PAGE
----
SS-GB, episode 5, review: alt-history thriller deserves a follow-up series

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Sam Riley as Detective Superintendent Douglas Archer
Sam Riley as Detective Superintendent Douglas Archer Credit: BBC

In an alternative world, there would be a follow-up series for SS-GB (BBC One). In the style of a moreish American multi-parter, it concluded with way more questions than answers. You needed to be a four-headed hydra to keep an eye on a plot which swivelled this way and that as factions within both the resistance and the occupiers entered the deadly endgame.

By the close, Detective Superintendent Douglas Archer (Sam Riley) stumbled across moorland, in possession of vital atomic secrets and a map. Barbara Barga (Kate Bosworth), not knowing if Archer was dead or alive, vamoosed before she could be flown home. And old Harry (James Cosmo) was recovering in a barn from a bullet to his lower portions.

Kate Bosworth as Barbara Barga Credit: BBC

Alas, Len Deighton didn’t write a sequel to his 1978 what-if thriller, and we are where we are, with the Nazis still in command of the UK but contemplating their eventual untergang in the shape of a weaponised, bellicose America. For all the bows left untied, this felt like a plausible outro which withheld the glib offer of catharsis. No film noir with any self-respect does happy ever afters.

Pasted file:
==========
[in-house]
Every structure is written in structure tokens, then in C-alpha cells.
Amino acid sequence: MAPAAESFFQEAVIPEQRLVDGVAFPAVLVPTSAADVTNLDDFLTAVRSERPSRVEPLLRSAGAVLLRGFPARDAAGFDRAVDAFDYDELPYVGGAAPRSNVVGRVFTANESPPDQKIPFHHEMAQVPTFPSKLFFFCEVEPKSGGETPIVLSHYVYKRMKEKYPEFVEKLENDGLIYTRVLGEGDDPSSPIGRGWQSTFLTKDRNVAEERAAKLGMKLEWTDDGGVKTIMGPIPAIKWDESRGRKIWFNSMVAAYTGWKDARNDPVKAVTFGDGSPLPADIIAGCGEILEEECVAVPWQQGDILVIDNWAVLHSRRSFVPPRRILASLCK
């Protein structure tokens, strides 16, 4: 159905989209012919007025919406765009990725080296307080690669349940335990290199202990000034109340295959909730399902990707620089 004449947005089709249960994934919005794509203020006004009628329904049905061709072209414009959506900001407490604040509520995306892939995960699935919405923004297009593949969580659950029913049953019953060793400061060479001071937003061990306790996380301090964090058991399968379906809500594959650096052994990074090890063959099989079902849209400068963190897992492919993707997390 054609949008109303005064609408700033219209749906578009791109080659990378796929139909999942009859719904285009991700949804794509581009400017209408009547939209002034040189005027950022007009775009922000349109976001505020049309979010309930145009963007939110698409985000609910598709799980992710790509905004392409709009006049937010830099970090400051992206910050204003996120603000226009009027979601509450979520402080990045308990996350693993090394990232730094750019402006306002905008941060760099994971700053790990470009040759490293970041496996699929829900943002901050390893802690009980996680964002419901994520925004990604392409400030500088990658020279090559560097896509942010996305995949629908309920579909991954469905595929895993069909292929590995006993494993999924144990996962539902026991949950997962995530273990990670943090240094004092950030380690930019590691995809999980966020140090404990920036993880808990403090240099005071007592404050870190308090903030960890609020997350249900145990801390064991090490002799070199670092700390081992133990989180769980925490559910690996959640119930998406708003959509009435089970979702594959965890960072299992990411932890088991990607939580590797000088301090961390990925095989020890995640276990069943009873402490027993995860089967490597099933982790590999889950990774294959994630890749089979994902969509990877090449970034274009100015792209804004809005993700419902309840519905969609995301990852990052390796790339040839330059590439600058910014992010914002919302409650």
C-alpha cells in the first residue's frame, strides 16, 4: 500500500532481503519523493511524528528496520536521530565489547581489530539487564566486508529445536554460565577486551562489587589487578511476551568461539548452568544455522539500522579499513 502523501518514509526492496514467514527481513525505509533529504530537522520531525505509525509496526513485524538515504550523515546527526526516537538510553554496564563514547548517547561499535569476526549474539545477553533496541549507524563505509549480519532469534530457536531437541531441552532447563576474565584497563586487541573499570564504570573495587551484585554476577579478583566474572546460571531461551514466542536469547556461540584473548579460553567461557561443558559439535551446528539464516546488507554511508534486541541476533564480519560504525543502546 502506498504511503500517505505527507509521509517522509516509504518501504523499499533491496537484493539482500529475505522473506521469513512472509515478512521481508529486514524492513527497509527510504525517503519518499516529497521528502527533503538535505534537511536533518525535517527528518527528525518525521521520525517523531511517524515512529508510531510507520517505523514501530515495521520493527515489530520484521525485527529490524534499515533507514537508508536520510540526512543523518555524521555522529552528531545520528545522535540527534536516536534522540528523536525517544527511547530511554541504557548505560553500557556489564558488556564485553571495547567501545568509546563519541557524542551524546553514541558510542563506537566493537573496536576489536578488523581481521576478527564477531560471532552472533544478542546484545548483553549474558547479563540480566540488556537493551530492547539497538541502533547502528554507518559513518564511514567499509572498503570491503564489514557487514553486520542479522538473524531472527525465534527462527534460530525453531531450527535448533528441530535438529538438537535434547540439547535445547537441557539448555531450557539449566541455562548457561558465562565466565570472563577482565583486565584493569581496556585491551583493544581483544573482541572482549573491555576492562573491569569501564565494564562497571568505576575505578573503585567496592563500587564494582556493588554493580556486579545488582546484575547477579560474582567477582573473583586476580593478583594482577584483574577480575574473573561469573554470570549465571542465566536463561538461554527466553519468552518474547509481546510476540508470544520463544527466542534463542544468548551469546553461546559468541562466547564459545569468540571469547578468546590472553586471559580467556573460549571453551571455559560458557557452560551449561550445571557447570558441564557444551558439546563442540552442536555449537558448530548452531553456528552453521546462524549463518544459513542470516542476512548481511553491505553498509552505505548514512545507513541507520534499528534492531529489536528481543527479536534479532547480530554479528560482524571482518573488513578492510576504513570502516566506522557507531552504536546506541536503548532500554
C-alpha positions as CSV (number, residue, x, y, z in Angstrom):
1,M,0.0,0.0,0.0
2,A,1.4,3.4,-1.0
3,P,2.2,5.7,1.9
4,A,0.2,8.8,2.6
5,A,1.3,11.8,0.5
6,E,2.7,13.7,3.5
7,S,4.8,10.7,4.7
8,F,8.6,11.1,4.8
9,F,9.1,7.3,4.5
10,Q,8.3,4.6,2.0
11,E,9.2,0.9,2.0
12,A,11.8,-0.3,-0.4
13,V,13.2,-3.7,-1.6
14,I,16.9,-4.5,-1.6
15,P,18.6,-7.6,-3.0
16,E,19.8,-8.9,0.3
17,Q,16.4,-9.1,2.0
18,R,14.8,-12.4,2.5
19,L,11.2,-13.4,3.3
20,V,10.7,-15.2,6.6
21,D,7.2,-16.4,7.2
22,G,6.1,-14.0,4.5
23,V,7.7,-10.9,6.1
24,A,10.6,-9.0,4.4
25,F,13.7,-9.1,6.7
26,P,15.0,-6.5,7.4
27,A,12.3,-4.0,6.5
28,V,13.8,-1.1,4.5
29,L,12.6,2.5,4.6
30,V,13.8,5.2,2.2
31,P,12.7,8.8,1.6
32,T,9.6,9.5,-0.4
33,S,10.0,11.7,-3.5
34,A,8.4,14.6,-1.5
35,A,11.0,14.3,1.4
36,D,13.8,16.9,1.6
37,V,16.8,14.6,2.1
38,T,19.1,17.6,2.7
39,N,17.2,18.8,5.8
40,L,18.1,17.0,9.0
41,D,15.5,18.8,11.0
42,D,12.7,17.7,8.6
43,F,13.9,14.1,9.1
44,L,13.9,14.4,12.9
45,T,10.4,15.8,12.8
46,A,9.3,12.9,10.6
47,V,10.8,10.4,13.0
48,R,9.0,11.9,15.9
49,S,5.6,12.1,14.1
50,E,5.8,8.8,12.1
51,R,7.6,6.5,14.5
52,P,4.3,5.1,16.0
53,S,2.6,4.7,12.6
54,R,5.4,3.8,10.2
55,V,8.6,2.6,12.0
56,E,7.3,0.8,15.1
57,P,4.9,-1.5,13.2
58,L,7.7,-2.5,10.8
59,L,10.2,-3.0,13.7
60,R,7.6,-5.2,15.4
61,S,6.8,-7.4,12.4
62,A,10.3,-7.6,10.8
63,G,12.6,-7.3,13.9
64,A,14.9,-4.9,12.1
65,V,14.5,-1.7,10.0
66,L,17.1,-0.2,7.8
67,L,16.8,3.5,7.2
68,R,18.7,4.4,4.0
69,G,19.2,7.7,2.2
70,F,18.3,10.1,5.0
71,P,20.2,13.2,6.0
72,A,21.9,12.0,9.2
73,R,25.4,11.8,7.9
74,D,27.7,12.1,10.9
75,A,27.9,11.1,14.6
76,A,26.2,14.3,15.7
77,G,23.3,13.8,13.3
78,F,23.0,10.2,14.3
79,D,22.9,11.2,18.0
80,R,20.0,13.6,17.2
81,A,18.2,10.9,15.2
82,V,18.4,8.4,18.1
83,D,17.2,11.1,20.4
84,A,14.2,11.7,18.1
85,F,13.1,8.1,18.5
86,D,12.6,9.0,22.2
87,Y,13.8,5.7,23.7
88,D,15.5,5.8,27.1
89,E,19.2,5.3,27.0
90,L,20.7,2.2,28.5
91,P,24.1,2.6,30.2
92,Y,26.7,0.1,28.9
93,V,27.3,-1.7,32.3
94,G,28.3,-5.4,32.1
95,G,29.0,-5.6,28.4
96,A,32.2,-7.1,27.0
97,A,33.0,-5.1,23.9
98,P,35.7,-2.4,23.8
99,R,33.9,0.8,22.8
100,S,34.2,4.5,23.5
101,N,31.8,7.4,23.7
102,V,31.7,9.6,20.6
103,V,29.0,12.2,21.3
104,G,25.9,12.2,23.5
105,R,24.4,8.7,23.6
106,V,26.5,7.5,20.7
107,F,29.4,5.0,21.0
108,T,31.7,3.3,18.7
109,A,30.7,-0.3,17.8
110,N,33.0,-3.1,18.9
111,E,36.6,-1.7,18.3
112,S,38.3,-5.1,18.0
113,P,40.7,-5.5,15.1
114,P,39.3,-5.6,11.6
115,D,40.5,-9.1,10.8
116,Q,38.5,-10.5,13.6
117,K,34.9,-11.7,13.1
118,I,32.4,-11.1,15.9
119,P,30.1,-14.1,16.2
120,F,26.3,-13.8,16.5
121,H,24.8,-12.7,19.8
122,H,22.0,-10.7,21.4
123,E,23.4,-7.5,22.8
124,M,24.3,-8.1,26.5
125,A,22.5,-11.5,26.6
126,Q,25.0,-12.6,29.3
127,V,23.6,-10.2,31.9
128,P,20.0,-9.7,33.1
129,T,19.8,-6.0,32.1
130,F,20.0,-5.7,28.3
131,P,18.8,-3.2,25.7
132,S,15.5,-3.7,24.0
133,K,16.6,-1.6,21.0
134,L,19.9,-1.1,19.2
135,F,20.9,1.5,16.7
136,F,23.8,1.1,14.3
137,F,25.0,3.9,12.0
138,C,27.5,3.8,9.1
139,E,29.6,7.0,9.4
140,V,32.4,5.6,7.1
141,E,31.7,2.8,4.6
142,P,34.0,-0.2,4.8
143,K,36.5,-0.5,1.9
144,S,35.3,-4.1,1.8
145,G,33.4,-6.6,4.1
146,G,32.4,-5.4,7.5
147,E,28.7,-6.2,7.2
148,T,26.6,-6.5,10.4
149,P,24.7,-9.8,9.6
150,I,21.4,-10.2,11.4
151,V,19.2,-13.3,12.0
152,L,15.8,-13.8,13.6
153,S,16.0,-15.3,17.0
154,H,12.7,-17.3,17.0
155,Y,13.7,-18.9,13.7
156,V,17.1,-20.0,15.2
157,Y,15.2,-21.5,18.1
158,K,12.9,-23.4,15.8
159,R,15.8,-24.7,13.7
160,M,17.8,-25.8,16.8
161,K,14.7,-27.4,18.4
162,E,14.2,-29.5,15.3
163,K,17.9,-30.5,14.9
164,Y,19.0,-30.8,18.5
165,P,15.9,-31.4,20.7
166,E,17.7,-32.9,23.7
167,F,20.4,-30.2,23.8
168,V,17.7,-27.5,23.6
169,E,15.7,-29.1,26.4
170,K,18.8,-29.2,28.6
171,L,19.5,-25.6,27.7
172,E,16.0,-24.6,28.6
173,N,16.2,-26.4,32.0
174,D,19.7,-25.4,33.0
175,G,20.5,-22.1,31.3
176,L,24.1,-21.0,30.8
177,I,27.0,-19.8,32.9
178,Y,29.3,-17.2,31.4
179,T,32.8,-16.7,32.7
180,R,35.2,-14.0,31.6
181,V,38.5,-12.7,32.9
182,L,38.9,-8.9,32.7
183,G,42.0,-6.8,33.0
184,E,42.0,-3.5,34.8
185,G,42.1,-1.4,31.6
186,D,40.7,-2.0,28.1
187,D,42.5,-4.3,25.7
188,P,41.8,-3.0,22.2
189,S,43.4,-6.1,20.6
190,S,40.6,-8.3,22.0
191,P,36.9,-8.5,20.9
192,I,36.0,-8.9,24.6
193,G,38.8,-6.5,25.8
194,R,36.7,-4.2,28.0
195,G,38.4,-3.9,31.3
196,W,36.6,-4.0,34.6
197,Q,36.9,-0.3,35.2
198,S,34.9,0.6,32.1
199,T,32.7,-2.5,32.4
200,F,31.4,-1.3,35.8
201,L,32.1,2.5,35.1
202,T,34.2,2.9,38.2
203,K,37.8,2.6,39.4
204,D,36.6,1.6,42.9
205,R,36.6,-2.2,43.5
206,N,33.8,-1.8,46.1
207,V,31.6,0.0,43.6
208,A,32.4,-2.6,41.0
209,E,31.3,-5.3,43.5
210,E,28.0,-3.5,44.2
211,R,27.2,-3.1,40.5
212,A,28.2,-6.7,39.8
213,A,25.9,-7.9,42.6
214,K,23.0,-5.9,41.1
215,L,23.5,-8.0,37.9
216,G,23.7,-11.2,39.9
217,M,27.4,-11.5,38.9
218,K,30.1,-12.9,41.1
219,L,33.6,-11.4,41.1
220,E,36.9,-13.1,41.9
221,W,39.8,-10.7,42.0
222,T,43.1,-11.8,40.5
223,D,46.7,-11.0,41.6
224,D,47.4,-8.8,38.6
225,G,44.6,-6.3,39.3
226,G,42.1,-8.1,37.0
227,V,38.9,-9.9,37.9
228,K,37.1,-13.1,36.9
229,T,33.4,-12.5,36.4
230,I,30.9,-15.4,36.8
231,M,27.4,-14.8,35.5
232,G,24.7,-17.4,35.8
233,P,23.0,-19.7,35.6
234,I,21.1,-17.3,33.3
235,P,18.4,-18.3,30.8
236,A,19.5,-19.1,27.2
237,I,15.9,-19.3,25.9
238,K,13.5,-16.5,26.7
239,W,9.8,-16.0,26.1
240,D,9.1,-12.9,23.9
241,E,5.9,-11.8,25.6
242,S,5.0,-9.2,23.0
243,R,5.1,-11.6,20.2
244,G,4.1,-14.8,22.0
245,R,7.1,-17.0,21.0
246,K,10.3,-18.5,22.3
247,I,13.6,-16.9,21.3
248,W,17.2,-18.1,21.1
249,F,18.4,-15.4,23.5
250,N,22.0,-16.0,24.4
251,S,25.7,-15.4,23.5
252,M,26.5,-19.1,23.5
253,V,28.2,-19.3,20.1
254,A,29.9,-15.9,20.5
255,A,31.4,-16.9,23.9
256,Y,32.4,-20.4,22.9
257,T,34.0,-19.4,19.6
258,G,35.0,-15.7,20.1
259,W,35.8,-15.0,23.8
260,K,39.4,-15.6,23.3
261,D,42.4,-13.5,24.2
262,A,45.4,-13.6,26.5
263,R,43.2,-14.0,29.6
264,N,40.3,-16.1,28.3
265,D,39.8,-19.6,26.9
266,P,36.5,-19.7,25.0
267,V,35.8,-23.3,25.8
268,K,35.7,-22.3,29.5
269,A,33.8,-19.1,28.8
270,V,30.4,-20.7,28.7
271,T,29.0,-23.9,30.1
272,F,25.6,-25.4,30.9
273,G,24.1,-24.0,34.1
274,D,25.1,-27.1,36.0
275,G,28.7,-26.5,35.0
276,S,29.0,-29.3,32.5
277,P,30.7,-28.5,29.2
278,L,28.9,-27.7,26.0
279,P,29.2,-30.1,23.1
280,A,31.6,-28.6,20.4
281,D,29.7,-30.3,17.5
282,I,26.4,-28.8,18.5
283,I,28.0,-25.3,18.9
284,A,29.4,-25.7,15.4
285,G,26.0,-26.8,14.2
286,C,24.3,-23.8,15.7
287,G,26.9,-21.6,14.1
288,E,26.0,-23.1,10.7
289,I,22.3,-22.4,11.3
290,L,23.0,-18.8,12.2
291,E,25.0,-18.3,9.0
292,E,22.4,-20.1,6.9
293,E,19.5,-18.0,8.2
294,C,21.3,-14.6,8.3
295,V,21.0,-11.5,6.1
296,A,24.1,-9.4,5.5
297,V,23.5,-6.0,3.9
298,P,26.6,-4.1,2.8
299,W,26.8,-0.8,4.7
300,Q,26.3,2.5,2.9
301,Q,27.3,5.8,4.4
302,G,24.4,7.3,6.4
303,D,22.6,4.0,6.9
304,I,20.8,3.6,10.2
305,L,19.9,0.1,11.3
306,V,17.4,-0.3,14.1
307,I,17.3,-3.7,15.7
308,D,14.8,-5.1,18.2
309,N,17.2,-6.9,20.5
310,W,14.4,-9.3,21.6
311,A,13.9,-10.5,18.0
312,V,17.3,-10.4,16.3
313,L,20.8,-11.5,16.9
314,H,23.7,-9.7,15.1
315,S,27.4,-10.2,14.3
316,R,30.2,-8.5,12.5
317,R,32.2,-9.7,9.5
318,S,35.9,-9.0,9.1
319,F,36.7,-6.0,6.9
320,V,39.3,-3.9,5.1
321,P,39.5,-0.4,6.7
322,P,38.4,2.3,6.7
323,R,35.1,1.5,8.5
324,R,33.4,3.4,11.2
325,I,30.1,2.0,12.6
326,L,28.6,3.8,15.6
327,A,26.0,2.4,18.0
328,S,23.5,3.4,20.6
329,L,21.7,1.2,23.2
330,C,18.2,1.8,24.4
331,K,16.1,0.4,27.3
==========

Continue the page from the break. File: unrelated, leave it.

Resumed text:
Riley rose to the role of reluctant action hero communicating in nods and whispers. At one point, he even consented to raise his voice to bawl out a well-fed collaborator. But the bigger journey – and the real star turn – belonged to Lars Eidinger’s SS doctor Huth, who faced the firing squad almost heroically. He dismissed his deadly rival Kellermann (Rainer Bock), finally revealed to be far the greater sadist, as “a giant turd”. A sentiment we can all get behind, I’m sure.

Maeve Dermody as Sylvia Manning Credit: BBC

The script by Neal Purvis and Robert Wade slotted together the plot’s intricate jigsaw with a little too much reliance on reported events taking place somewhere off screen. We could have seen more of Jason Flemyng’s shady string-puller Mayhew. Perhaps the whole thing needed another hour.

What underpinned SS-GB was the lashings of atmosphere. Trilbies aloft for composer Dan Jones and production designer Lisa Marie Hall, who imagined England under occupation with commitment to marrow-chilling realism.

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